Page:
History of Sabah

The history of Sabah can be traced back to about 23–30,000 years ago when evidence suggests the earliest human settlement in the region existed. The history is interwoven with the history of Brunei and the history of Malaysia, which Sabah was previously part of and is currently part of respectively. The earliest recorded history of Sabah being part of any organised civilisation began in the early 15th century during the thriving era of the Sultanate of Brunei. Prior to this, early inhabitants of the land lived in predominantly tribal societies, although such tribal societies had continued to exist until the 1900s. The eastern part of Sabah was ceded to the Sultan of Sulu by the Sultan of Brunei in 1658 for the former helping a victory over Brunei enemies, but many sources stated it had not been ceded at all. By the late 19th century, both territories previously owned by Sultan of Brunei and Sultan of Sulu was granted to British syndicate and later emerged as British North Borneo under the management of the North Borneo Chartered Company. Sabah became a protectorate of the United Kingdom in 1888 and subsequently became a Crown colony from 1946 until 1963, during which time it was known as Crown Colony of North Borneo. On 16 September 1963, Sabah merged with Malaya, Sarawak and Singapore (left in 1965) to form the Federation of Malaysia.

History of Sarawak

History of Sarawak can be traced as far as 40,000 years ago paleolithic period where the earliest evidence of human settlements is found in the Niah caves. A series of Chinese ceramics dated from 8th to 13th century AD was uncovered at the archeological site of Santubong. The coastal regions of Sarawak came under the influence of the Bruneian Empire in the 16th century. In 1839, James Brooke, a British explorer, first arrived in Sarawak. Sarawak was later governed by the Brooke family between 1841 and 1946. During World War II, it was occupied by the Japanese for three years. After the war, the last White Rajah, Charles Vyner Brooke, ceded Sarawak to Britain, and in 1946 it became a British Crown Colony. On 22 July 1963, Sarawak was granted self-government by the British. Following this, it became one of the founding members of the Federation of Malaysia, established on 16 September 1963. However, the federation was opposed by Indonesia, and this led to the three-year Indonesia–Malaysia confrontation. From 1960 to 1990, Sarawak experienced a communist insurgency.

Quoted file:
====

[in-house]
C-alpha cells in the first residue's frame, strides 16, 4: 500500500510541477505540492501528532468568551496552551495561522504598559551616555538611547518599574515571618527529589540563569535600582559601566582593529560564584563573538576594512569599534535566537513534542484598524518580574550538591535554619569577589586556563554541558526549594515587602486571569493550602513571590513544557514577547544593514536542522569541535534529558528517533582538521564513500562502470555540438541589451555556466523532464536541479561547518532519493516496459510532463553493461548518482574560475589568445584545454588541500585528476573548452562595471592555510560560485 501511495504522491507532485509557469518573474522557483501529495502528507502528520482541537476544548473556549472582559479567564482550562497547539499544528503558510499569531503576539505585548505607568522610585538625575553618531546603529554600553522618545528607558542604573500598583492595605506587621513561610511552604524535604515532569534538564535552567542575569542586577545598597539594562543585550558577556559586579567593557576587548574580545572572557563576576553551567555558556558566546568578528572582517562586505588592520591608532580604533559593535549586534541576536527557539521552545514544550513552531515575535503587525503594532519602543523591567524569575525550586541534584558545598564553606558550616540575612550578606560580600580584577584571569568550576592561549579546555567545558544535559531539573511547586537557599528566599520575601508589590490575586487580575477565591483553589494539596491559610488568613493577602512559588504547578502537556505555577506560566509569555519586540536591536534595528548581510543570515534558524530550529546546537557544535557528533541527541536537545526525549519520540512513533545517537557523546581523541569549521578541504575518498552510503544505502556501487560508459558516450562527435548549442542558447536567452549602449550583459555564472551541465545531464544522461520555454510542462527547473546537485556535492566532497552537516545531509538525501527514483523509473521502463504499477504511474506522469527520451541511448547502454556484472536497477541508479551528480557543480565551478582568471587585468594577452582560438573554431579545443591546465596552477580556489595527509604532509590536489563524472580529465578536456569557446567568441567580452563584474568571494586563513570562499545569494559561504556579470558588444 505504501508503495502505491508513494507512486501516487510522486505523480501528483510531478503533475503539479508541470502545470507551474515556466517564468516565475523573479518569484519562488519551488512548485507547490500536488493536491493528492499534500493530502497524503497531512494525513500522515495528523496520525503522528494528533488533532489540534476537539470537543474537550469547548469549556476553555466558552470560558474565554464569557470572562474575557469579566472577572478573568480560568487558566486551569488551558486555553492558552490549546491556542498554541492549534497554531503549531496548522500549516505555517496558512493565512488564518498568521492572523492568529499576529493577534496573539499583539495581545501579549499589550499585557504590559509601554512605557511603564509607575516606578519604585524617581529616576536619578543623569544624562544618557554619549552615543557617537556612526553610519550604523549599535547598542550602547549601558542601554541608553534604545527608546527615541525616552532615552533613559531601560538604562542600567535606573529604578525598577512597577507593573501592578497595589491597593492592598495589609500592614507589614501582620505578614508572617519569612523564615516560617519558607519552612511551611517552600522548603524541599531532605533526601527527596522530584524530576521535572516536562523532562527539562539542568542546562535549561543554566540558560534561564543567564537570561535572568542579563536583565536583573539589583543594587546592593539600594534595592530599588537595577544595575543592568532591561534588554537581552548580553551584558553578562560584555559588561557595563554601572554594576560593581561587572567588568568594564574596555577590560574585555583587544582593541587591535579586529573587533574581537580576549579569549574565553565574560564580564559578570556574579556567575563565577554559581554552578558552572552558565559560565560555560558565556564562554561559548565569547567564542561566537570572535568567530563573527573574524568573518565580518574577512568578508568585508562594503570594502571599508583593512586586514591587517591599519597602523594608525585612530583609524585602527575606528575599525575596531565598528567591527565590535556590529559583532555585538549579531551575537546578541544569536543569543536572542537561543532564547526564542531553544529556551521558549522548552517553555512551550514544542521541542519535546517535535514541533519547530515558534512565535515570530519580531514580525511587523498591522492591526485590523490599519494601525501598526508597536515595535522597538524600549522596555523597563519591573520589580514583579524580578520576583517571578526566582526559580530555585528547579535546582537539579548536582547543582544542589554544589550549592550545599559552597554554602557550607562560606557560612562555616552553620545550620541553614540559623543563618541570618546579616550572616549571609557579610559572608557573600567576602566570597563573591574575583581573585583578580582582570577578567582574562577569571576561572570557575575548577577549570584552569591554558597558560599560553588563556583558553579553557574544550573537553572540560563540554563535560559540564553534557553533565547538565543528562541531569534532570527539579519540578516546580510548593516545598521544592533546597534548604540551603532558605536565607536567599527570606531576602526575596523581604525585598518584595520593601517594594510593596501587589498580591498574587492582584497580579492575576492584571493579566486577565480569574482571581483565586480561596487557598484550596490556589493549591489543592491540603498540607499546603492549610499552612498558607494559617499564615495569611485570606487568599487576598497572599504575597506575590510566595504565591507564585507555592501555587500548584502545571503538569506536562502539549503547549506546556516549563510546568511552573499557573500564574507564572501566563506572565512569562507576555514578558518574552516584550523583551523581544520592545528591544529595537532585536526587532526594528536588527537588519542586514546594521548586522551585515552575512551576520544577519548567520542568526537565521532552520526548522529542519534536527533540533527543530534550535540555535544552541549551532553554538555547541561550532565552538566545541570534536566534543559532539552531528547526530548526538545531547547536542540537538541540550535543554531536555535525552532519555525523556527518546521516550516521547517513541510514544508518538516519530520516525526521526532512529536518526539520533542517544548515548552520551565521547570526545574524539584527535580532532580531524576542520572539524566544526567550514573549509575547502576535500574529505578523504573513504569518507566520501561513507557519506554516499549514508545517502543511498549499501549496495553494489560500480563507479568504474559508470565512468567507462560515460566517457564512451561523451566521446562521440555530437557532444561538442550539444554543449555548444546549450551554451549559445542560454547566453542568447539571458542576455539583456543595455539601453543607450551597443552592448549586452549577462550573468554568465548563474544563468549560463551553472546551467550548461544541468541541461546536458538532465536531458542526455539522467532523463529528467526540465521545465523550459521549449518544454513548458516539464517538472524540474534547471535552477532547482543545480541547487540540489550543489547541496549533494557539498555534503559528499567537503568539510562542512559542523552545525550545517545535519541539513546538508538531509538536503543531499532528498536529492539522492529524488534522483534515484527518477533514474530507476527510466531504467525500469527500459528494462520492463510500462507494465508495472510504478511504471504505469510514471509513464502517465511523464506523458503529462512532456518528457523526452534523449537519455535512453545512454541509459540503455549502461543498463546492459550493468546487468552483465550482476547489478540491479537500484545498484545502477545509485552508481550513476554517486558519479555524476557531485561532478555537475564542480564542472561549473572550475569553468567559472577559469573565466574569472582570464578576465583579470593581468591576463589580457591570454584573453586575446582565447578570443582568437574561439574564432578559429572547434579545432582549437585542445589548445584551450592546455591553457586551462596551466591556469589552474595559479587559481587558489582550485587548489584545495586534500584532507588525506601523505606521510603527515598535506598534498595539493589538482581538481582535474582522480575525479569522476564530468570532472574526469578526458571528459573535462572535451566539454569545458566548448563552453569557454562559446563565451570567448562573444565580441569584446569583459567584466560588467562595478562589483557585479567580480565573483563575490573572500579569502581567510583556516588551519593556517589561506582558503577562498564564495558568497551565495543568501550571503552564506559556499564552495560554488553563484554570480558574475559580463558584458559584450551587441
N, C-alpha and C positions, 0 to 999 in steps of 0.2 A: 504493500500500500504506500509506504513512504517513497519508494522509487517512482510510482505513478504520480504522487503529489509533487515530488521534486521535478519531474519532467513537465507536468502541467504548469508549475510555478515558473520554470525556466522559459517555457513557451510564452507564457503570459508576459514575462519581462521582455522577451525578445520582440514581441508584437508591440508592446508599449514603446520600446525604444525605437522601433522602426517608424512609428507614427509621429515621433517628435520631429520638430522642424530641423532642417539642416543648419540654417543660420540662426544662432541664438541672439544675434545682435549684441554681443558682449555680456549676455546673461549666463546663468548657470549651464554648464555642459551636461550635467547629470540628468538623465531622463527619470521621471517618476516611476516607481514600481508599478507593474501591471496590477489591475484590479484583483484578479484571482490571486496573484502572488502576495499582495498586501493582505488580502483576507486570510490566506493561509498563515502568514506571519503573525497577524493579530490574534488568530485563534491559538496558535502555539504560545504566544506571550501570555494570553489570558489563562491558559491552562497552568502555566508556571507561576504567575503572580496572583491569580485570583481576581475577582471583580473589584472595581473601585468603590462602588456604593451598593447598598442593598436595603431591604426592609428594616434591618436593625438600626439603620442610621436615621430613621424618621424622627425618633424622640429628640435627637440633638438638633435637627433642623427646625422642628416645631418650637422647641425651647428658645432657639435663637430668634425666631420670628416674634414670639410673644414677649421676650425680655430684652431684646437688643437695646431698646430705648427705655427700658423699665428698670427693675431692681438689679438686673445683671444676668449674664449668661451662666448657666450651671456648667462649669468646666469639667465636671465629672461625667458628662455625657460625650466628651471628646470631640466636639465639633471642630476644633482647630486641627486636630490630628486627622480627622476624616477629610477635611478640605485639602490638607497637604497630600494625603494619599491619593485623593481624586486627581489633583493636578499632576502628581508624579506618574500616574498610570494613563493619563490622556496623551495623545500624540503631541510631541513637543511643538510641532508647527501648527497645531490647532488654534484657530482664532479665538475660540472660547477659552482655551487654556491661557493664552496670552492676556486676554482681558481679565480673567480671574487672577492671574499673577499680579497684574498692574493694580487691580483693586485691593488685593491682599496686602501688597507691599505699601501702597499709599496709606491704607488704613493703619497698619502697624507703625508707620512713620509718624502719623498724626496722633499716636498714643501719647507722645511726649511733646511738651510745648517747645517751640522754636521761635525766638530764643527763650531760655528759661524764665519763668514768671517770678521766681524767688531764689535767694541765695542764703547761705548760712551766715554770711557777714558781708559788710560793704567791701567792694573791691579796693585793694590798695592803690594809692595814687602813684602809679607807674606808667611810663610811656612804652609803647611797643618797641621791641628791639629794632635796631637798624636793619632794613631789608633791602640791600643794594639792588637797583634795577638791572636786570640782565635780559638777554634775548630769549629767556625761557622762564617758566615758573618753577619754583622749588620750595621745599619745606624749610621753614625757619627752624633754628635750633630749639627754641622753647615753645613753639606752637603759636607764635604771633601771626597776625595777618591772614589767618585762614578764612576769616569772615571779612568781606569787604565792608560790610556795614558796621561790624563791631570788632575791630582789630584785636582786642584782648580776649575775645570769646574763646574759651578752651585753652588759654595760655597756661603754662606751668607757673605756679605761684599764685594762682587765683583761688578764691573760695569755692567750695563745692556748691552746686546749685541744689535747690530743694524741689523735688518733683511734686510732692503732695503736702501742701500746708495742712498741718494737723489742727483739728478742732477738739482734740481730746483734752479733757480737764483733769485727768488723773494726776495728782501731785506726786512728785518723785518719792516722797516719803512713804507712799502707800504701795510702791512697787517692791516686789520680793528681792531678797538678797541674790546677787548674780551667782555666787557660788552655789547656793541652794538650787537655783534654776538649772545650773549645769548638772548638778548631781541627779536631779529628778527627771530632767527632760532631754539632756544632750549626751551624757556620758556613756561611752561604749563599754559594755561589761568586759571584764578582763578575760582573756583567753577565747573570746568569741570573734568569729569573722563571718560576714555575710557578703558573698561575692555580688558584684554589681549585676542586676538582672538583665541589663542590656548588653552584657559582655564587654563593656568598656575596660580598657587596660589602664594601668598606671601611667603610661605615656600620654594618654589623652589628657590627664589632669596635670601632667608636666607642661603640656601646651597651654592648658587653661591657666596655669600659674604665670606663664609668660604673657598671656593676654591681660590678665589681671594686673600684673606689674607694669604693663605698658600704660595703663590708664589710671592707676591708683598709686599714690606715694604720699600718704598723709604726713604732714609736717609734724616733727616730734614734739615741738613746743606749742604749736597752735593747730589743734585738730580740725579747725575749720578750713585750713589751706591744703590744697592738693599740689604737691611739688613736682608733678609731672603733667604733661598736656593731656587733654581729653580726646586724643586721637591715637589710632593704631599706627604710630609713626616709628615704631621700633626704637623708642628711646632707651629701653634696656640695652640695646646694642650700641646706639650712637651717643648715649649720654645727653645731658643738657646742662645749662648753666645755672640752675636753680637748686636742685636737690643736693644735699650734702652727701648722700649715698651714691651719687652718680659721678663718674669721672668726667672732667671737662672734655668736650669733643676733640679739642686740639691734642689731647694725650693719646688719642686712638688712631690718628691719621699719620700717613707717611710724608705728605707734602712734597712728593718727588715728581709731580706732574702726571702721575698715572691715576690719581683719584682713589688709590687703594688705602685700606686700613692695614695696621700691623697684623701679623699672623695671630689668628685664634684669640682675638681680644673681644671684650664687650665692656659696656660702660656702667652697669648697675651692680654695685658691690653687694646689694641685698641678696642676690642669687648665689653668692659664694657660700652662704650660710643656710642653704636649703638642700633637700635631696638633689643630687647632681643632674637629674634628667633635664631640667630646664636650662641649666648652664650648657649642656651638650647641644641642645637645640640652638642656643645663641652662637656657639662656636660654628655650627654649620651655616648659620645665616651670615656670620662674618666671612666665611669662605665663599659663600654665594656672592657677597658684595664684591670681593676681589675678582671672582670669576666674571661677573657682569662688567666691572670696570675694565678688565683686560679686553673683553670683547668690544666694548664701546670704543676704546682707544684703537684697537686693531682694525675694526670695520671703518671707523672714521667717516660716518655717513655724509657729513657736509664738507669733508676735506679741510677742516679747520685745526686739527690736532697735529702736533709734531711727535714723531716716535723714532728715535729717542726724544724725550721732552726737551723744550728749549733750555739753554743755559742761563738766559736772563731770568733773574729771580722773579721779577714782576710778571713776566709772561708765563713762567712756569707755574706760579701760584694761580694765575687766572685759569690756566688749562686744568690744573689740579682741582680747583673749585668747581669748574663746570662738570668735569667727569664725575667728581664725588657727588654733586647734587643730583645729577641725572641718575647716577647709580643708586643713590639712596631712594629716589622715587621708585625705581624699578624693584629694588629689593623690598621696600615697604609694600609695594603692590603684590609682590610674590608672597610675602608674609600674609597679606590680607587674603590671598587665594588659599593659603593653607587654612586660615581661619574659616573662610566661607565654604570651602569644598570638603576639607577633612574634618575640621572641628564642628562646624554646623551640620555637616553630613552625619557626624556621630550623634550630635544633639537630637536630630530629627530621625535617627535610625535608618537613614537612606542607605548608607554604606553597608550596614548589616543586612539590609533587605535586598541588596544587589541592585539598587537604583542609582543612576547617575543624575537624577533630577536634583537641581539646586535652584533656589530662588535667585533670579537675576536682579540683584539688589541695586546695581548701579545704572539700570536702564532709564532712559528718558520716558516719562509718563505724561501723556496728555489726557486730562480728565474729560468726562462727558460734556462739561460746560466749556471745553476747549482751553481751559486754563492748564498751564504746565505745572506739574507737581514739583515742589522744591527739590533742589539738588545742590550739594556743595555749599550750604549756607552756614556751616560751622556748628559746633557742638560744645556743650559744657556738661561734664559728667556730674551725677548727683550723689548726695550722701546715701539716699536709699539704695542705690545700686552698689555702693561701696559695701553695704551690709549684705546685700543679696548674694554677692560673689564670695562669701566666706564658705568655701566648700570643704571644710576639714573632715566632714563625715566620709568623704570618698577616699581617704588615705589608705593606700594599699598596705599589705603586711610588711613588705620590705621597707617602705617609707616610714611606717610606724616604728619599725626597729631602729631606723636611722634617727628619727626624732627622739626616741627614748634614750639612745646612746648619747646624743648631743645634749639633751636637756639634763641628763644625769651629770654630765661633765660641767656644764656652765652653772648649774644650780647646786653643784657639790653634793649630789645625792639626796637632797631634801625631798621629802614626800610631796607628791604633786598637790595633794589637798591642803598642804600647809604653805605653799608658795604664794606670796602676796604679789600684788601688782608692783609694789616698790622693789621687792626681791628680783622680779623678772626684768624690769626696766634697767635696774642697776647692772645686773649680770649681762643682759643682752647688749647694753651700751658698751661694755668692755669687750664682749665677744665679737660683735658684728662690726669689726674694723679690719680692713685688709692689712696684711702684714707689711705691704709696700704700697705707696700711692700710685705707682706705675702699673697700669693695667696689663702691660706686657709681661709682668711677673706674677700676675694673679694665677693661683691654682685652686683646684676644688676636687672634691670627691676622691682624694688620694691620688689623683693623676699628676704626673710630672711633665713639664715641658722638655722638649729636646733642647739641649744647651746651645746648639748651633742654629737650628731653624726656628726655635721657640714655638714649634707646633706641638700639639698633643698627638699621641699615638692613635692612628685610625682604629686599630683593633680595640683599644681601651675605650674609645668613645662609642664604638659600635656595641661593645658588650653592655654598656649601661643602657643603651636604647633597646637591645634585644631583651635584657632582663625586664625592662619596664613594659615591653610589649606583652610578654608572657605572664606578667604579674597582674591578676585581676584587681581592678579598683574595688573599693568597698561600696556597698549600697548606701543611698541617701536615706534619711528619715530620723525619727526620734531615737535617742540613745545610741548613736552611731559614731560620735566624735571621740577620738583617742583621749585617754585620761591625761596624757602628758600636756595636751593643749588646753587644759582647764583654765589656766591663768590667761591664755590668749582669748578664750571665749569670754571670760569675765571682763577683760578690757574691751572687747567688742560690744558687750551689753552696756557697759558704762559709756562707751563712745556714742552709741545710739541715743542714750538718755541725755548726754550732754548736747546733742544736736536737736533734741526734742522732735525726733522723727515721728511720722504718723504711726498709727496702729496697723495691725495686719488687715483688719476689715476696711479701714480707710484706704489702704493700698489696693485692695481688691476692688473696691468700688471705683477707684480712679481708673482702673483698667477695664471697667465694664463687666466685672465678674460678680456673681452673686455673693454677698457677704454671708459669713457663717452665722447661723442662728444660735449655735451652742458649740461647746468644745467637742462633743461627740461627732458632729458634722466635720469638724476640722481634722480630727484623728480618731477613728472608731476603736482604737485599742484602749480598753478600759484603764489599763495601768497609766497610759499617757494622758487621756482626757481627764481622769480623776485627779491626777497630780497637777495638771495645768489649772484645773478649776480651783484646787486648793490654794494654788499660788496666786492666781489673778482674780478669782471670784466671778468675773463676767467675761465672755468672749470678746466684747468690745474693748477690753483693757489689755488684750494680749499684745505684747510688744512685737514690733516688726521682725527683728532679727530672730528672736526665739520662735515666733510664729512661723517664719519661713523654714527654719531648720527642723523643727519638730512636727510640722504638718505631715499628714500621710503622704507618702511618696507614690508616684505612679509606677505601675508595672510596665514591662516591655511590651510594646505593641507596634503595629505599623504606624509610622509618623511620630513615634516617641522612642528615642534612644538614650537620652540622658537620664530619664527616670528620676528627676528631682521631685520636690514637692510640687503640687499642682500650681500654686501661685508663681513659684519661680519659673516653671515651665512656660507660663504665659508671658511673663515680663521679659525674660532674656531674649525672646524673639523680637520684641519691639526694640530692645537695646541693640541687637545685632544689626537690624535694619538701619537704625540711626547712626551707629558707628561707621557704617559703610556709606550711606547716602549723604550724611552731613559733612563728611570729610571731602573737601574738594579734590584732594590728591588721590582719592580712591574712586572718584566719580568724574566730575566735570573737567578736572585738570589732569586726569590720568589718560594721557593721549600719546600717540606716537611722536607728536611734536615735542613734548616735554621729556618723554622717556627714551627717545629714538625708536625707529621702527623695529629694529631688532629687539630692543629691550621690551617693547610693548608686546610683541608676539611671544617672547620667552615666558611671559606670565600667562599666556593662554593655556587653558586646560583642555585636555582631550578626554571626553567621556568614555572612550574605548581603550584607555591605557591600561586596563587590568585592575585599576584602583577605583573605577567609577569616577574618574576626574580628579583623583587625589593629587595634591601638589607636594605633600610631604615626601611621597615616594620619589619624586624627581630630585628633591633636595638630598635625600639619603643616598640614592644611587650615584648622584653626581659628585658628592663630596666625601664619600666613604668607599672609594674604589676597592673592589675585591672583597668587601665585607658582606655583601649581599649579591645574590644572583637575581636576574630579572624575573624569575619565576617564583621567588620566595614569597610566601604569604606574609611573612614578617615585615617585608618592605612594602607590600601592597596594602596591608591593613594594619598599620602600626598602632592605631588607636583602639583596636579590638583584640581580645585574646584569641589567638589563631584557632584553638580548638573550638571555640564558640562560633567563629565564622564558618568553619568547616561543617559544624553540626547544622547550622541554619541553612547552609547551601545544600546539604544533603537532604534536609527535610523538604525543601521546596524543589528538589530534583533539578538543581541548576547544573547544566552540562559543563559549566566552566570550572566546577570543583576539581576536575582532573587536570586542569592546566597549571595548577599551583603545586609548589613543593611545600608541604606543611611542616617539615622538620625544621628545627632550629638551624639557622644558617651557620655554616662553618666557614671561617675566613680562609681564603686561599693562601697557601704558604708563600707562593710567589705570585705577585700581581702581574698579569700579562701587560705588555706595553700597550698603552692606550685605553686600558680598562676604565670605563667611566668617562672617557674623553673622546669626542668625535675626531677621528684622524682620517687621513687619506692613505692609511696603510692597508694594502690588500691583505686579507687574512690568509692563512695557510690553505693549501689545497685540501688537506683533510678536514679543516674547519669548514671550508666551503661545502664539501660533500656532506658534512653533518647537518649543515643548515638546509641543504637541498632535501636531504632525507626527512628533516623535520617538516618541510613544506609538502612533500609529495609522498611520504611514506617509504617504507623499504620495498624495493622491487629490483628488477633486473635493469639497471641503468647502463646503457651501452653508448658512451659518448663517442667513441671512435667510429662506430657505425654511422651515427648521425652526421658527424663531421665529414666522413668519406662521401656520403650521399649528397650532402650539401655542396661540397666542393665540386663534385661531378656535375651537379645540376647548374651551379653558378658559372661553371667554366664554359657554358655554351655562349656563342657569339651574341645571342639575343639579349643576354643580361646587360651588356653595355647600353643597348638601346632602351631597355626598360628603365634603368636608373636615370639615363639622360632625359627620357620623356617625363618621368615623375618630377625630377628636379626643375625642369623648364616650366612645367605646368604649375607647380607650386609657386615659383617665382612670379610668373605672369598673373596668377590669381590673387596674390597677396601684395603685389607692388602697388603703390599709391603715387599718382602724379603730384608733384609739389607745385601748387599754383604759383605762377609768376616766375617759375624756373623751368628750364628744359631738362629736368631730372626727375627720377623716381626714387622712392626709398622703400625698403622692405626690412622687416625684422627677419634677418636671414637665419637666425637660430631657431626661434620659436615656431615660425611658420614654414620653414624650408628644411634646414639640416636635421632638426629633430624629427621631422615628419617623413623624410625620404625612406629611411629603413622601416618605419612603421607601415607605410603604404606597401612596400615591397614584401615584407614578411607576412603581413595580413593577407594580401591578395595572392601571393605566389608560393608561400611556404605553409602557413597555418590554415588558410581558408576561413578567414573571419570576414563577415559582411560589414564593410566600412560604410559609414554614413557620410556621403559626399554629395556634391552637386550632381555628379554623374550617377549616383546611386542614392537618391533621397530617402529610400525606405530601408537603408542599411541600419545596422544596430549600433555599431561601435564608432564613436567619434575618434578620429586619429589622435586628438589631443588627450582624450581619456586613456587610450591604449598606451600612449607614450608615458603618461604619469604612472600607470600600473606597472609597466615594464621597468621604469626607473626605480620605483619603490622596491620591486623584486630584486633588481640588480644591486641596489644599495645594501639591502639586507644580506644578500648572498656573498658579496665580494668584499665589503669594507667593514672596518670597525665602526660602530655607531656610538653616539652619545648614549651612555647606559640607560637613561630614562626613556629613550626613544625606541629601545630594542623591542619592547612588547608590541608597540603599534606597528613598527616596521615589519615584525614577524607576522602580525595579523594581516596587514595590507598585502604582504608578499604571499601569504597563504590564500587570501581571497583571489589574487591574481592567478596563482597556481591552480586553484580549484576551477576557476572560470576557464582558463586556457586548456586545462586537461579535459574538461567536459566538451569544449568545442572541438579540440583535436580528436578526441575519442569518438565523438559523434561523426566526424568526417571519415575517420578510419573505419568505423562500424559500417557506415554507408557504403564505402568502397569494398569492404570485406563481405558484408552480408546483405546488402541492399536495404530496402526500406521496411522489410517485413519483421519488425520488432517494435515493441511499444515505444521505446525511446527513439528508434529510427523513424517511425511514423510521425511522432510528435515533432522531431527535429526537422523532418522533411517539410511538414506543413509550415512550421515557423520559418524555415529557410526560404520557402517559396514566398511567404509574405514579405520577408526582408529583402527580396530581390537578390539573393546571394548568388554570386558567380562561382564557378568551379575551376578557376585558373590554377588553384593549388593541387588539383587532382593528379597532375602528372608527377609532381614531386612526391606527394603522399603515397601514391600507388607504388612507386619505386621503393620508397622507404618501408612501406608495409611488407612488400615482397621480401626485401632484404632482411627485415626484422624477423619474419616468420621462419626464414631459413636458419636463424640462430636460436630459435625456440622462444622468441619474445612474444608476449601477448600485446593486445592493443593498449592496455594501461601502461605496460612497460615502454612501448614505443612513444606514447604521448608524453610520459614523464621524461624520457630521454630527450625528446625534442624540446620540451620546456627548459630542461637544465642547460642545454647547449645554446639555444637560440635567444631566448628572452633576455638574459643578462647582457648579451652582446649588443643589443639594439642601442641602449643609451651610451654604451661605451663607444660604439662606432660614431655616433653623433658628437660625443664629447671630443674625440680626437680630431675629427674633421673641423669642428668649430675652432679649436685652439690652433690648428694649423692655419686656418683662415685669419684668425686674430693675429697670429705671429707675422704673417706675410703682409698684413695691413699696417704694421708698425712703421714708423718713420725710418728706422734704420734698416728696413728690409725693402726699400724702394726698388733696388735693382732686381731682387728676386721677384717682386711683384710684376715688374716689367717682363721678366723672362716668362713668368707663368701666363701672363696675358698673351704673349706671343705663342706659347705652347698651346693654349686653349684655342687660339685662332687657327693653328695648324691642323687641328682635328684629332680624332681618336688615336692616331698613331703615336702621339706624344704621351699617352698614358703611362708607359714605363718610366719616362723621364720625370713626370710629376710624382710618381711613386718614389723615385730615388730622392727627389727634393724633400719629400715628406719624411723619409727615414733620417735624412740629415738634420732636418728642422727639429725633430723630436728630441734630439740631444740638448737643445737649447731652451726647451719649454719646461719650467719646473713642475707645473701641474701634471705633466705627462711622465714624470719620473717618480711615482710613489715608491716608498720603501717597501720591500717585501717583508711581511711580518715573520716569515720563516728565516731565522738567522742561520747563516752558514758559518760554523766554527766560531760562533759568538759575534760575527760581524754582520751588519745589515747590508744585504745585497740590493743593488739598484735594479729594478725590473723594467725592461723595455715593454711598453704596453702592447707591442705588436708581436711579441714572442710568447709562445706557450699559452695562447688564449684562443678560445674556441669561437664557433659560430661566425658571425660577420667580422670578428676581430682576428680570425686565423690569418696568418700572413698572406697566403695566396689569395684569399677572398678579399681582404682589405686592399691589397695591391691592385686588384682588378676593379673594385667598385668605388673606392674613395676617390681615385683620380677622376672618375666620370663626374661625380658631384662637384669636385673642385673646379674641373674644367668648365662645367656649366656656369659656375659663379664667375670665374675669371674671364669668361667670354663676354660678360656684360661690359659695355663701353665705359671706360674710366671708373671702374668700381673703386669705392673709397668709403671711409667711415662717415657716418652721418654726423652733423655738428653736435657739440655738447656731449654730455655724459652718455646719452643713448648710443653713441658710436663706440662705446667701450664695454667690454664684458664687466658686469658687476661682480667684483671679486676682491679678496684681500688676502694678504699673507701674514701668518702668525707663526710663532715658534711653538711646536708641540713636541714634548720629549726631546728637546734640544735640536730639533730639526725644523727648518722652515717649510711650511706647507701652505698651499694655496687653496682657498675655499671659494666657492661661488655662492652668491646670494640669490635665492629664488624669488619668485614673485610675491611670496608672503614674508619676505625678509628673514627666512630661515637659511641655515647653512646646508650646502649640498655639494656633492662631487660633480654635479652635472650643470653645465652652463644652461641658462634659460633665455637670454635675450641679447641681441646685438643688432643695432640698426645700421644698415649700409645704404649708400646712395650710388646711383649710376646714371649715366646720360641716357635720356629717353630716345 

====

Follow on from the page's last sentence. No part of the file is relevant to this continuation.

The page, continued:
History of the Philippines (900–1521)

The recorded history of the Philippines begins with the creation of the Laguna Copperplate Inscription (LCI) in 900, the first written document found in an ancient Philippine language. The inscription itself identifies the date of its creation, and on its deciphering in 1992 moved the boundary between Philippine history and prehistory back 600 years. The Philippines is classified as part of the Indosphere and the Sinosphere, making its many cultures sophisticated and intermixed. Prior to the LCI, the earliest record of the Philippine Islands corresponded with the arrival of Ferdinand Magellan in 1521. Magellan's arrival marks the beginning of the Spanish colonial period.

Prior to Spanish occupation, the islands were composed of different kingdoms, rajahnates and sultanates. Some are even part of a larger Empire outside of the modern day map of what is now the Philippines, for example; Manila was once part of the Bruneian Empire. Another example is many parts of the modern day Mindanao is theorized to be part of the Majapahit empire with its capital being located in East Java in the modern day Indonesia. It was the Spaniards that named the collection of Southeast Asian islands they conquered as Las Islas Filipinas, the geographical locations of which the modern day country of the Philippines based its territories today.